Noticing Our Perceptions: The Power of Speaking Reality As It Is

Have you ever tried to tell someone how you felt, only to find yourself in an argument moments later?

It's frustrating when we express our dissatisfaction with the hope of building something new together, but all that happens is more tension and less connection. Many of us resign either to endure things we don't enjoy to avoid the risk of conflict by ending communication altogether or arguing our way through them - and, obviously, both options suck.

What if I told you there was a switch (not button) you could flip that would drastically change these conversations? Simple doesn't mean easy, but thankfully I have some solutions for that too 😉


Opinions Mixed as Facts

Most of us communicate using our subjective perceptions as facts - these are scientifically known as “opinions”, though colloquially we call them “the truth.” We say things like, “I’m just an honest person,” or “I’m gonna be straightforward with you.” But what we're really doing is inserting subtle judgments that weaken our message and give the other person a reason to defend themselves.

An example of a subtle judgment or interpretation is, “you’re not listening.” At first glance, you might think, “what’s wrong with that? Sometimes that’s the case, sometimes people don’t listen.” The thing is, we can’t know for sure if someone is listening, because listening happens internally. What we can do is make educated guesses - let’s call them assumptions - about whether someone is listening or not based on what we see or hear. In this case, perhaps the person is looking at their phone while we speak, so we say, “you’re not listening!”, they respond, “yes I am!”, and the ping pong “no, you’re not” “yes, I am” begins. However, all we can say for certain is, “hey, I see you typing on your phone” and follow up with how we feel (coming in another article!)

Facts (or observations) are entirely neutral and their neutrality becomes a great asset when describing "what happened" in a way that supports resolution rather than escalation. As Jiddu Krishnamurti, the Indian philosopher once said, "the highest form of intelligence is the ability to observe without evaluating."


The Solution

The secret? Be able to explain what happened in terms anyone would understand - as if they're watching through the lens of a camera and the "ears" of a microphone. A camera doesn't see you "being rude", but it can record that "your eyes rolled when I finished speaking." Similarly, a microphone cannot hear you "being sarcastic"; yet it does pick up "your tone changed when you said you agreed with me."

When I say "you don't care about me," you probably won't know what I'm talking about since nothing was explicitly stated about the context. But if instead I were to say, "I told you that I wanted you to take out the garbage today and the garbage hasn't been taken out yet," now you'll know where this particular discussion - and my feelings about it - stem from.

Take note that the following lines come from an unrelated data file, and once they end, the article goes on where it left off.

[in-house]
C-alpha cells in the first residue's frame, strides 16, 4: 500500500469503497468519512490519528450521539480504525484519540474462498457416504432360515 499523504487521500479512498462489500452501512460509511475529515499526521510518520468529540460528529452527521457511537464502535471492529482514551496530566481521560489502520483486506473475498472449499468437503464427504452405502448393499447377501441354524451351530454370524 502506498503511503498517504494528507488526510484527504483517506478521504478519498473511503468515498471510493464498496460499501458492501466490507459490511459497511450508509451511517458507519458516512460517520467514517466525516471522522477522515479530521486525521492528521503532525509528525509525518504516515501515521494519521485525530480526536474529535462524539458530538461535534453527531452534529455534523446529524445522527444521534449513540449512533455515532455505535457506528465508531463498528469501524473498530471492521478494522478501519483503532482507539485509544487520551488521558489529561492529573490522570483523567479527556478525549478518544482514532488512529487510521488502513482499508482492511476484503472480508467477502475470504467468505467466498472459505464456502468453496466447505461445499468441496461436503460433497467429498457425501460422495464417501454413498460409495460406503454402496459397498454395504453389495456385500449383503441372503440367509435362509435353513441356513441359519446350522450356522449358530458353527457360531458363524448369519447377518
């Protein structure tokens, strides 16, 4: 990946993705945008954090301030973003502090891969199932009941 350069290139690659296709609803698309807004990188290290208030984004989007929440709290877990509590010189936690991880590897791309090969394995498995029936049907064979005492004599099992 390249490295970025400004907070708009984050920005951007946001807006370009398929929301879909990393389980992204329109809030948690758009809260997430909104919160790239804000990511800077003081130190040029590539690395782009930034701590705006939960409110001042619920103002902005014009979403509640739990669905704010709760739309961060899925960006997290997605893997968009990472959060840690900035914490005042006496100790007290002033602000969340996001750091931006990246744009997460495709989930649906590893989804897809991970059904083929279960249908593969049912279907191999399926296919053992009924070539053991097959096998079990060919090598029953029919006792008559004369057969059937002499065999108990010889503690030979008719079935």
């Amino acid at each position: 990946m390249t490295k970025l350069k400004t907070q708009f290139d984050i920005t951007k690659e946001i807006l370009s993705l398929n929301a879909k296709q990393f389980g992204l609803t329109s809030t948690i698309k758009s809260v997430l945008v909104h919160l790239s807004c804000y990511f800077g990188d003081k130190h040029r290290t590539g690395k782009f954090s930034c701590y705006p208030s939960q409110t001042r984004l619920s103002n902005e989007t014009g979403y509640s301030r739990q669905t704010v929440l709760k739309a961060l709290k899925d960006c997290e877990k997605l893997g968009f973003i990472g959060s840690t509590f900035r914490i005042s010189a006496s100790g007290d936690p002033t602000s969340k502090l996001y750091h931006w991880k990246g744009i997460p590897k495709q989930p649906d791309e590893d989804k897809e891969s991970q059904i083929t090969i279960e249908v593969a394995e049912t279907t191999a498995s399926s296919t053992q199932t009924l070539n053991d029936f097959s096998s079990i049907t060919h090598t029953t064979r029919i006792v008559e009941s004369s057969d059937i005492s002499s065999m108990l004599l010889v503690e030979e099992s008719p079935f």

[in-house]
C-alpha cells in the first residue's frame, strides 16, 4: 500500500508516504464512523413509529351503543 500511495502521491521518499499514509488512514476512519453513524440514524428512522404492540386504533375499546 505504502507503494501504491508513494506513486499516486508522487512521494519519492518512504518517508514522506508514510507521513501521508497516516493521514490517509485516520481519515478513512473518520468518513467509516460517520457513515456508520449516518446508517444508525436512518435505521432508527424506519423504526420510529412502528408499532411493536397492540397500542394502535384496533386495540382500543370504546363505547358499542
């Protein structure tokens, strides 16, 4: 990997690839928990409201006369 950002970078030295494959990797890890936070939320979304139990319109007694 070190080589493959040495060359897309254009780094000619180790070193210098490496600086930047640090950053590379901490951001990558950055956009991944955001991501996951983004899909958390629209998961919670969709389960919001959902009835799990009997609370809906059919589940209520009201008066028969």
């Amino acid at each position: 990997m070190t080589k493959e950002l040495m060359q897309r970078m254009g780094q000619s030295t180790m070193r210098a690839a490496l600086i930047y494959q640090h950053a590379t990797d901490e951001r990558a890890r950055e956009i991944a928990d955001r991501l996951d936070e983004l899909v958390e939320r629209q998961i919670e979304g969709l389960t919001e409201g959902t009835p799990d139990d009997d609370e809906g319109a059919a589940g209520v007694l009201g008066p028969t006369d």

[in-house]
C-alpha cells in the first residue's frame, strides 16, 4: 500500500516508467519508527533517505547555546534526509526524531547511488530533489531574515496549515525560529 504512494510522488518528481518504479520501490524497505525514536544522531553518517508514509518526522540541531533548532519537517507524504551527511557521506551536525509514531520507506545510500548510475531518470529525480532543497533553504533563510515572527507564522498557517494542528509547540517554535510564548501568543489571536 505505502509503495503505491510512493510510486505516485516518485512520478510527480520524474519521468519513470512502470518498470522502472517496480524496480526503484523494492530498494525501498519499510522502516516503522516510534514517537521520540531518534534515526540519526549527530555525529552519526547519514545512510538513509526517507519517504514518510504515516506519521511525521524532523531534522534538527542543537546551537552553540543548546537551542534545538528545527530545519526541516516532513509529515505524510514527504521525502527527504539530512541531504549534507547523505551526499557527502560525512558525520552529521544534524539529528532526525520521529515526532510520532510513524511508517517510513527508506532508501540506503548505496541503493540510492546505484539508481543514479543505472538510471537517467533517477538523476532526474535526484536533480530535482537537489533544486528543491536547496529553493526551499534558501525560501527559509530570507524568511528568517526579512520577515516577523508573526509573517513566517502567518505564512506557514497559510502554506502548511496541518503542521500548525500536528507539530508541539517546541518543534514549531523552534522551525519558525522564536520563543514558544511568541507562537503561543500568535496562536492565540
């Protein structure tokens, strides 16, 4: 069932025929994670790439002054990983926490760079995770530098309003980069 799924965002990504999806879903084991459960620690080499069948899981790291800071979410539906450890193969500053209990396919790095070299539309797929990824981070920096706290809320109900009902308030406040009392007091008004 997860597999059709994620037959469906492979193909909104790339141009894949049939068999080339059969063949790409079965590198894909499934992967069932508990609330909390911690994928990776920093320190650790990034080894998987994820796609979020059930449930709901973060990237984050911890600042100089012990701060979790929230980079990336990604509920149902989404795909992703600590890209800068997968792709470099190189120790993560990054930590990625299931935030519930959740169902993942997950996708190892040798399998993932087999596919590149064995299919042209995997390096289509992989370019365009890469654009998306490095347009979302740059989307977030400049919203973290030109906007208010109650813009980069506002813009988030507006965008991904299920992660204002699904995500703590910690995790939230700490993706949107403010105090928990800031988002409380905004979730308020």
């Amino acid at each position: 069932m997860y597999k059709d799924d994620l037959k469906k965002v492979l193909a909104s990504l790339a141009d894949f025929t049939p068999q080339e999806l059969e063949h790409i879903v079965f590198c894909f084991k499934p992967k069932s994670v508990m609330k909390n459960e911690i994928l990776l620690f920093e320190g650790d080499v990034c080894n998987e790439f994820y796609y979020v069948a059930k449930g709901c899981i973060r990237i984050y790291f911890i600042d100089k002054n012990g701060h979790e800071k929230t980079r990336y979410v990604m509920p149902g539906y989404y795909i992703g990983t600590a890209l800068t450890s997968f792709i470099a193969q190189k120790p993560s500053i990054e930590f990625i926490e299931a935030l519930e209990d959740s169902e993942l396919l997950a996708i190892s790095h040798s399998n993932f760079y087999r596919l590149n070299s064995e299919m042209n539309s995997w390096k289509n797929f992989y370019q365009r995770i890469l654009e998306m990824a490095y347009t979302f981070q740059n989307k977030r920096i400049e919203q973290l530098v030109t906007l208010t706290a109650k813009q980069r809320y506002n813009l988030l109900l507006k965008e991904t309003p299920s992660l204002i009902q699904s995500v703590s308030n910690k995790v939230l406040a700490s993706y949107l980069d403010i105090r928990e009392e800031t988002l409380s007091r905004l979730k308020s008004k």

These 3 Questions are the Key

Here’s the key to stepping out of evaluation-colored language into reality-based expression. Ask yourself these 3 questions:

  1. Could (not “does”) another perspective, opinion or description ever exist about this?
    • If the answer is “yes” then what you said (or thought) likely isn’t objective.
  2. Can this be seen by a camera? 
    • If the answer is “no”, chances are it’s not a genuine observation. In that case, ask yourself, ”what would the camera see?”
  3. Can this be heard by a microphone?
    • If the answer is “no”, it’s probably not a fact. Follow up with, “what would the microphone hear?”

The trick is that we describe what we experienced with our senses, rather than what we make it mean with our minds. We could also check in with our other sense organs, though what we see and hear are what make up the bulk of our interactions with others,



Take the expression, “you’re being lazy” for example. It’s tempting to think, “yup, that’s right, some people are lazy.” Let’s check with our questions:

  1. Could (not “does”) another perspective, opinion or description ever exist about this?
    • That person could be described as “relaxed,” “easygoing,” “self-caring,” etc, see what I mean? This lets us know we’re in the realm of personal opinion rather than the realm of reality as reality is.
  2. Can this be seen by a camera? 
    • No. The camera sees, “there are clothes and plates with moldy food on your floor.”
  3. Can this be heard by a microphone?
    • No. The microphone hears, “you said that you ‘don’t feel like it’ 3 times this week when I asked if you’d clean up your room.”



Because we all experience life differently, understanding each other and navigating tough conversations is key. However, in order to effectively navigate these difficult conversations, it's necessary to find some common ground first. This begins by describing what happened/the-topic-at-hand in a way that minimizes defensiveness and confusion and maximizes the chances both parties understand fully what's being discussed

To do this, we need to check whether our messages contain language that masquerades subjective interpretations as definitive facts. If they do, the next step is to find words that describe the situation from the perspective of a camera and a microphone, meaning there is no personal opinion mixed in - YET! (Expressing our feelings is the next step, which you can read more about in this article.)

If it seems daunting to think of separating opinion from reality, don’t worry, it gets easier over time, and the benefits are well worth the effort!

To learn more about how to identify objective and evaluative language, check out my masterclass replay found at the pop-up on this page.

(You’ll probably need to refresh the page to get it again.)